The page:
Iran's classical art music relies on both improvisation and composition, and is based on a series of modal scales and tunes. Iran's classical art music is vocal based, and the vocalist plays a crucial role, as he or she decides what mood to express and which dastgah relates to that mood.

Mohammad Reza Shajarian is an internationally and critically acclaimed Iranian classical singer, composer and Ostad (master) of Persian traditional music. His ability in choosing lyrics, playing with the words created some of the best everlasting pieces of Persian traditional music. In 1999 UNESCO in France presented him with the Picasso Award and in 2006 with the UNESCO Mozart Medal. Poetry

Described as one of the great literatures of humanity, including Goethe's assessment of it as one of the four main bodies of world literature, Persian literature has its roots in surviving works of Old Persia. The great medieval Persian poets owe much to the mystical Sufi tradition within Islam, which understands life as a journey in search of enlightenment, and, like their European contemporaries, they combine religious and secular themes. While celebrating the beauty of the world in poems about love, wine, and poetry itself, or telling humorous anecdotes of everyday life, they use these subjects to symbolize deeper concerns with wisdom, mortality, salvation, and the quest for God.


Hafez a suffi poet, expressed in poetry love for divine and uses wine as the symbol for love. The intoxication results from both love and wine is a fitting comparison.
Hafez is one of the most prominent and praised poets in Iran, he influenced writers and poet in around the world such as Goethe and emerson.
Divan of Hafez can be found at every Iranian home or library.
Hafez poet is also used for fortune telling, at Nowruz or Yalda night, families get together and make a wish before opening randomly the Divan to read the poem, which they believe to be a sign of things that will happen in the future. His tomb, Hafezieh, is located at a garden in Shiraz to honor the memory of this celebrated poet.

All things born to break
In meek sacrifice
For another’s sake,
All man’s striving vain,
Lavish’d as the price
Of the heart’s hid pain—
Long, O spirit-bird,
Of thy lonely fear
Hast thou sung unheard
In hope’s moon-lit wood,
While no creature near
Knew nor understood.


Rumi has been described as the "most popular poet" and the "best-selling poet" in the United States. Rumi believed passionately in the use of music, poetry and dance as a path for reaching God. For Rumi, music helped devotees to focus their whole being on the divine and to do this so intensely that the soul was both destroyed and resurrected. It was from these ideas that the practice of whirling Dervishes developed into a ritual form.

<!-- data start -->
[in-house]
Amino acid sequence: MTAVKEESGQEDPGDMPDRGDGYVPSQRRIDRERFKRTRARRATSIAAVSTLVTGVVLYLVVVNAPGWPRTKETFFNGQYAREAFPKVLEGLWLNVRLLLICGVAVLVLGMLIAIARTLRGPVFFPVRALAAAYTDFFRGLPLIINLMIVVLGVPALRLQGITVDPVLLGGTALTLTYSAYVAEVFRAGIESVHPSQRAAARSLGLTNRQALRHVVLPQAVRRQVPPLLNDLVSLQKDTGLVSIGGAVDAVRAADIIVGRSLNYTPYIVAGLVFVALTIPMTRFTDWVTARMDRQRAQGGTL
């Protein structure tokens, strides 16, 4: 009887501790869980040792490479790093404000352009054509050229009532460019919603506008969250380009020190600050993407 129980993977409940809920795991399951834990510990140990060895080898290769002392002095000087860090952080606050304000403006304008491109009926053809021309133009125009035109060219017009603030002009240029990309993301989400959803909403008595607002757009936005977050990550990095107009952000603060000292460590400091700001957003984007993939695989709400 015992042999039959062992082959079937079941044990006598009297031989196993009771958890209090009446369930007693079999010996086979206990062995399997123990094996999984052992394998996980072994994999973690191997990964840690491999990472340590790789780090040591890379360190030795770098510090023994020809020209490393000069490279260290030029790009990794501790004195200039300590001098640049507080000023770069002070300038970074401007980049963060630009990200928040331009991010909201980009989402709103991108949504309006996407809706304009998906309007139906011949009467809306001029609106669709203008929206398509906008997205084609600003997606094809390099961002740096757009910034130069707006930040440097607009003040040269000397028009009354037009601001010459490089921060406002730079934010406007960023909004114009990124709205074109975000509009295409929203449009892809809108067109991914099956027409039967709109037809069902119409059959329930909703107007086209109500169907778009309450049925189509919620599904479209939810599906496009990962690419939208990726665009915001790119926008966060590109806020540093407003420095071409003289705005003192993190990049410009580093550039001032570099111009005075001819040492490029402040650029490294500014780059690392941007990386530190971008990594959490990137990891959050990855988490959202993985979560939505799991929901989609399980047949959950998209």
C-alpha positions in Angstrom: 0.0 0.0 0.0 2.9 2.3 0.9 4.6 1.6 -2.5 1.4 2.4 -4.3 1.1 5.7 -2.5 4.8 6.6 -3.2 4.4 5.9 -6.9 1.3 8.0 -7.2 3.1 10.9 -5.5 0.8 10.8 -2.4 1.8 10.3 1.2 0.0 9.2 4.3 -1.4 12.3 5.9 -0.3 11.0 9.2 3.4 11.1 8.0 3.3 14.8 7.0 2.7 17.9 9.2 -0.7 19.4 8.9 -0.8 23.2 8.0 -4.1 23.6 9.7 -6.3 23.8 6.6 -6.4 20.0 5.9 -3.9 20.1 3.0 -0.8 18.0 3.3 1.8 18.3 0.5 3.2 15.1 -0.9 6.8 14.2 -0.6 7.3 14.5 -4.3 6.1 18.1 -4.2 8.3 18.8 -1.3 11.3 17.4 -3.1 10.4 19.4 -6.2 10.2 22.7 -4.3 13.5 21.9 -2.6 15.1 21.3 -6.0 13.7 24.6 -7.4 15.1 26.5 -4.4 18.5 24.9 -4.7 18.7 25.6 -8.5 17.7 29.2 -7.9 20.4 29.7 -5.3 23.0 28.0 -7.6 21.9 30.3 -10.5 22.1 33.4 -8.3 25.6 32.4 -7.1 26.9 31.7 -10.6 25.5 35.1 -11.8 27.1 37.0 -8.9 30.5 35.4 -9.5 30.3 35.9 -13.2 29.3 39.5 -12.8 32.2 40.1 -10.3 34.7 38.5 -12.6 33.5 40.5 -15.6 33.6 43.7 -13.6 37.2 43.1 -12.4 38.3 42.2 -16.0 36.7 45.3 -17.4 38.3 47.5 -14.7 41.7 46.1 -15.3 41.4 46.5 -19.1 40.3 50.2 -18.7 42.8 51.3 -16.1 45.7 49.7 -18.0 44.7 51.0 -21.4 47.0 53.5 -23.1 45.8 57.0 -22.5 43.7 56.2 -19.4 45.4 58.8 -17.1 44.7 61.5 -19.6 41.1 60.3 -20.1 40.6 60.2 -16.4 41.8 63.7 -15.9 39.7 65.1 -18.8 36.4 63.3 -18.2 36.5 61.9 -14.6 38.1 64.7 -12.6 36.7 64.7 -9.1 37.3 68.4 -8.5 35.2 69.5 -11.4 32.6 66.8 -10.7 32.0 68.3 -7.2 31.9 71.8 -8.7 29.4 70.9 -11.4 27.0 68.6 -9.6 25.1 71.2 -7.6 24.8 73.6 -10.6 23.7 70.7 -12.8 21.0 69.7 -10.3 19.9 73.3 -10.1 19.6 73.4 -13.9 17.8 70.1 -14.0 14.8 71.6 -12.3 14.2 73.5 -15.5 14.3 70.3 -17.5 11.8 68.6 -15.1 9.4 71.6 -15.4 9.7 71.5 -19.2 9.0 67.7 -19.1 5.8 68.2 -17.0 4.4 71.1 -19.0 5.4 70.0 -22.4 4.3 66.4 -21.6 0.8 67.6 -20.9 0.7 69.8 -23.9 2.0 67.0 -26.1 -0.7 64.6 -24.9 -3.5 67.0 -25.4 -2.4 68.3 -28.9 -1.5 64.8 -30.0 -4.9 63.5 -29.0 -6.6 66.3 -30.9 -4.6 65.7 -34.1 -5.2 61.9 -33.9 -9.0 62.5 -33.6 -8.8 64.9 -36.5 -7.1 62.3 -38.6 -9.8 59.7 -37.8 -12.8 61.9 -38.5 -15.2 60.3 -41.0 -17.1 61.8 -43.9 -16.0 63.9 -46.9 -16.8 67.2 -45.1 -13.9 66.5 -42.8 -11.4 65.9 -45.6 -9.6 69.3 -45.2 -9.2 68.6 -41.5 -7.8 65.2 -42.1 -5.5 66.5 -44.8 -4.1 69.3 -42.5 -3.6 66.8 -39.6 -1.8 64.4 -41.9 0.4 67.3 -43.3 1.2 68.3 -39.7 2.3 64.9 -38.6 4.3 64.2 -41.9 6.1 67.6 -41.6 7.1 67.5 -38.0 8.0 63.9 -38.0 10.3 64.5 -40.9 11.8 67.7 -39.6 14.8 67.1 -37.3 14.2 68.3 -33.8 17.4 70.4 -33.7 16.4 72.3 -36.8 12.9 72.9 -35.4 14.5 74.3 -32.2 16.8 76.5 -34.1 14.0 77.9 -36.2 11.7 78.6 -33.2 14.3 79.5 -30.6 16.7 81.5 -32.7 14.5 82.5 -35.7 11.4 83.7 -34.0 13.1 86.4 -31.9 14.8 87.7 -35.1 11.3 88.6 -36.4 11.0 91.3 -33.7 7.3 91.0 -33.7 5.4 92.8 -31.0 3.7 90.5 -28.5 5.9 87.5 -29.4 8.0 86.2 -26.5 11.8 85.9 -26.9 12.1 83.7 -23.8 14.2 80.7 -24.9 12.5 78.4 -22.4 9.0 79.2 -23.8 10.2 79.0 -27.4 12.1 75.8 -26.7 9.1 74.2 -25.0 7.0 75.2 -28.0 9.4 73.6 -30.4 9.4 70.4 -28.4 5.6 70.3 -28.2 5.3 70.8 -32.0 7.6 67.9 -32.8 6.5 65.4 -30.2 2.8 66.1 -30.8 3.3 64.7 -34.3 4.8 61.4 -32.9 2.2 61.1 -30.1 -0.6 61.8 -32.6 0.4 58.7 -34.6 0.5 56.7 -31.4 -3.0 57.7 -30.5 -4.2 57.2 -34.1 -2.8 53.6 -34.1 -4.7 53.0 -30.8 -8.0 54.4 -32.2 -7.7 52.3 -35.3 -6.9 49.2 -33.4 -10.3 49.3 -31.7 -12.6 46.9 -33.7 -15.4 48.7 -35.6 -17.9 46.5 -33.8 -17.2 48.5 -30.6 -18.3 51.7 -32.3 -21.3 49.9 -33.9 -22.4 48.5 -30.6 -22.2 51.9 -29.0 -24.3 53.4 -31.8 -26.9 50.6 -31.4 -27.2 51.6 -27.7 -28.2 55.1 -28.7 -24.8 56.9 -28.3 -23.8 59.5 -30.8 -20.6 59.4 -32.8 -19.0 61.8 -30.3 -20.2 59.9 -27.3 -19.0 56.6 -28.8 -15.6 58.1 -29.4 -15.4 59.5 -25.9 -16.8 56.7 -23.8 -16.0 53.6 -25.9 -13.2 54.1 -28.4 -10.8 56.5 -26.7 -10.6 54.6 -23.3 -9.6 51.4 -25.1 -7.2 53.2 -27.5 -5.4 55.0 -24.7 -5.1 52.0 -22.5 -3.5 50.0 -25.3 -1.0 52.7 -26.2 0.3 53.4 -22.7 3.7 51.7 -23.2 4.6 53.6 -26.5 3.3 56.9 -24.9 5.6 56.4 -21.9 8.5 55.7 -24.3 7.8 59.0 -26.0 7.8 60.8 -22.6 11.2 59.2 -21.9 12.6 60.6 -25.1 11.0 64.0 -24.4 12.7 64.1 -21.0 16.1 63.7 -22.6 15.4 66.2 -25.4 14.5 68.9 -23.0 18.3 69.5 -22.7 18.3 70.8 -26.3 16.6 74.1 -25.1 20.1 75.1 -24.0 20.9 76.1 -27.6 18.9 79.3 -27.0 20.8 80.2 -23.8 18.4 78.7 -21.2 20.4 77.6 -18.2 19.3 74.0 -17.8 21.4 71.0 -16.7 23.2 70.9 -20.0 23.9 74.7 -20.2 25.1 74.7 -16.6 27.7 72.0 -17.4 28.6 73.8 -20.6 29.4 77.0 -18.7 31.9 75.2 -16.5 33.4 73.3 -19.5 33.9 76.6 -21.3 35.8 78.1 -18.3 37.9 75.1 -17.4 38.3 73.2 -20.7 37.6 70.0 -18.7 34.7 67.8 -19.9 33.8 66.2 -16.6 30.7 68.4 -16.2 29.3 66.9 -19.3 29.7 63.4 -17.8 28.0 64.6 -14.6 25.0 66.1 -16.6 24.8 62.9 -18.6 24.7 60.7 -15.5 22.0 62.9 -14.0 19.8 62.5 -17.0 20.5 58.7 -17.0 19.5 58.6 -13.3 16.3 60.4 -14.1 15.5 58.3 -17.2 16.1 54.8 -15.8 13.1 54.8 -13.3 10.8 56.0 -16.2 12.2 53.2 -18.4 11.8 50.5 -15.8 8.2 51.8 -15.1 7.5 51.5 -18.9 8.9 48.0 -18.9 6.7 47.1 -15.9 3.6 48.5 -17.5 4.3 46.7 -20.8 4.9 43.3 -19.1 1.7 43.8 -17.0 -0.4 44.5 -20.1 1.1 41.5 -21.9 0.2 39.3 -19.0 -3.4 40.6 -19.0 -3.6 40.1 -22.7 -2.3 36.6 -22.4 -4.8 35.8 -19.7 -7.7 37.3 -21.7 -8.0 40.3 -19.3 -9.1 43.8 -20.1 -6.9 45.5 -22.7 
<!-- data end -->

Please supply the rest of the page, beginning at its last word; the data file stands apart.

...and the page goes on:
Rumi's works are written mostly in Persian, but occasionally he also used Turkish, Arabic, and Greek, in his verse. His Masnavi, composed in Konya, is considered one of the greatest poems of the Persian language. His works are widely read today in their original language across Greater Iran and the Persian-speaking world. Translations of his works are very popular, most notably in Turkey, Azerbaijan, the United States, and South Asia

A moment of happiness,
you and I sitting on the verandah,
apparently two, but one in soul, you and I.
We feel the flowing water of life here,
you and I, with the garden's beauty
and the birds singing.
The stars will be watching us,
and we will show them
what it is to be a thin crescent moon.


Persian mathematician, astronomer and poet best known for Rubaiyat; also helped to reform the solar calendar. Khayyam is best known as a result of Edward Fitzgerald’s popular translation in 1859 of nearly 600 short four line poems, the Rubaiyat.
The verses written by Khayyam reveal a man of deep thought, troubled by the questions of the nature of reality and the eternal, the impermanence and uncertainty of life, and man’s relationship to God. The writer doubts the existence of divine providence and the afterlife, derides religious certainty, and feels keenly man’s frailty and ignorance.

Wake! For the Sun, who scattered into flight
The Stars before him from the Field of Night,
Drives Night along with them from Heav’n and strikes
The Sulan’s Turret with a Shaft of Light.